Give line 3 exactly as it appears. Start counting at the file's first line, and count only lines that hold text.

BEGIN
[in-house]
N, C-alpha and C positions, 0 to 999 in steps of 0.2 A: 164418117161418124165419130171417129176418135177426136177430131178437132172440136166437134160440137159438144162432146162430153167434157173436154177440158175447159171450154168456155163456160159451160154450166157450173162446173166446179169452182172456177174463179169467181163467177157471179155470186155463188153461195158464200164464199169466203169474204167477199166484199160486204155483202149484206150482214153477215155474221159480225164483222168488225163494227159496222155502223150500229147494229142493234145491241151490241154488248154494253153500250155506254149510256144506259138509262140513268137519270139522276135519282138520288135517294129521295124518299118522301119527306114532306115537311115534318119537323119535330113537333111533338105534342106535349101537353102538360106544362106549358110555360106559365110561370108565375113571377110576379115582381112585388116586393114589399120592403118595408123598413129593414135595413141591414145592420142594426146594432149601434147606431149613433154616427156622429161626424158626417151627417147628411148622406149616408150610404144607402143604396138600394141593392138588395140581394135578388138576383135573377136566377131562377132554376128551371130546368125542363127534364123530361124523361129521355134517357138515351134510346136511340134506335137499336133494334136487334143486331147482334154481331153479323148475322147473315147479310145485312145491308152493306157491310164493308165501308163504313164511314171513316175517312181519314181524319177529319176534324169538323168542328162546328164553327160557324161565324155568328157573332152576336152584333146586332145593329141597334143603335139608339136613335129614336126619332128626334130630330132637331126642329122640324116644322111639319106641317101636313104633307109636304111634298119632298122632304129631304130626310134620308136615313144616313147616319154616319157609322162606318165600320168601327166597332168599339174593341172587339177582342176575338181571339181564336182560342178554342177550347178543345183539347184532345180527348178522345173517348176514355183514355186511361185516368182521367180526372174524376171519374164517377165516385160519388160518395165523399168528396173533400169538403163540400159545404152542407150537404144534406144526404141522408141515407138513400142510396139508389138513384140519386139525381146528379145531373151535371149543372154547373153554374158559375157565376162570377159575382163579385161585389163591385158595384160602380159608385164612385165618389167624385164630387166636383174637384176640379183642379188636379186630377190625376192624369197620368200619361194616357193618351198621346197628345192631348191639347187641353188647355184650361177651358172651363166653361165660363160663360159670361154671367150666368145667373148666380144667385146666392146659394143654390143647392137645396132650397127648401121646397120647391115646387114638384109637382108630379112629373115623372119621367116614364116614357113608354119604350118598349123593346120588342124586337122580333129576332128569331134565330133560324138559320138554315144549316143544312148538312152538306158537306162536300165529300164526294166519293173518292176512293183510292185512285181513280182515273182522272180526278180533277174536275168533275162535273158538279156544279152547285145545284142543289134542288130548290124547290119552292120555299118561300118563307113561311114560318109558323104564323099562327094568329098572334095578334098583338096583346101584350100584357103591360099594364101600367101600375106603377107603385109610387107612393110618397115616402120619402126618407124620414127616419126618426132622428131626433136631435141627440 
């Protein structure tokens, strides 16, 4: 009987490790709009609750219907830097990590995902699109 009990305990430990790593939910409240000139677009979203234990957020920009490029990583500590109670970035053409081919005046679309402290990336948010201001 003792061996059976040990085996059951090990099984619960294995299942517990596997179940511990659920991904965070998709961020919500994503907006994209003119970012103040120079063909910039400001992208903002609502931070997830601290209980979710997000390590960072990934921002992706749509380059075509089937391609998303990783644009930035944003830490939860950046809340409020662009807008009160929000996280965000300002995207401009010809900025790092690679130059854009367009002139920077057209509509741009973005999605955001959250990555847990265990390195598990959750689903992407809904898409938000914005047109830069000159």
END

């Protein structure tokens, strides 16, 4: 009987490790709009609750219907830097990590995902699109 009990305990430990790593939910409240000139677009979203234990957020920009490029990583500590109670970035053409081919005046679309402290990336948010201001 003792061996059976040990085996059951090990099984619960294995299942517990596997179940511990659920991904965070998709961020919500994503907006994209003119970012103040120079063909910039400001992208903002609502931070997830601290209980979710997000390590960072990934921002992706749509380059075509089937391609998303990783644009930035944003830490939860950046809340409020662009807008009160929000996280965000300002995207401009010809900025790092690679130059854009367009002139920077057209509509741009973005999605955001959250990555847990265990390195598990959750689903992407809904898409938000914005047109830069000159």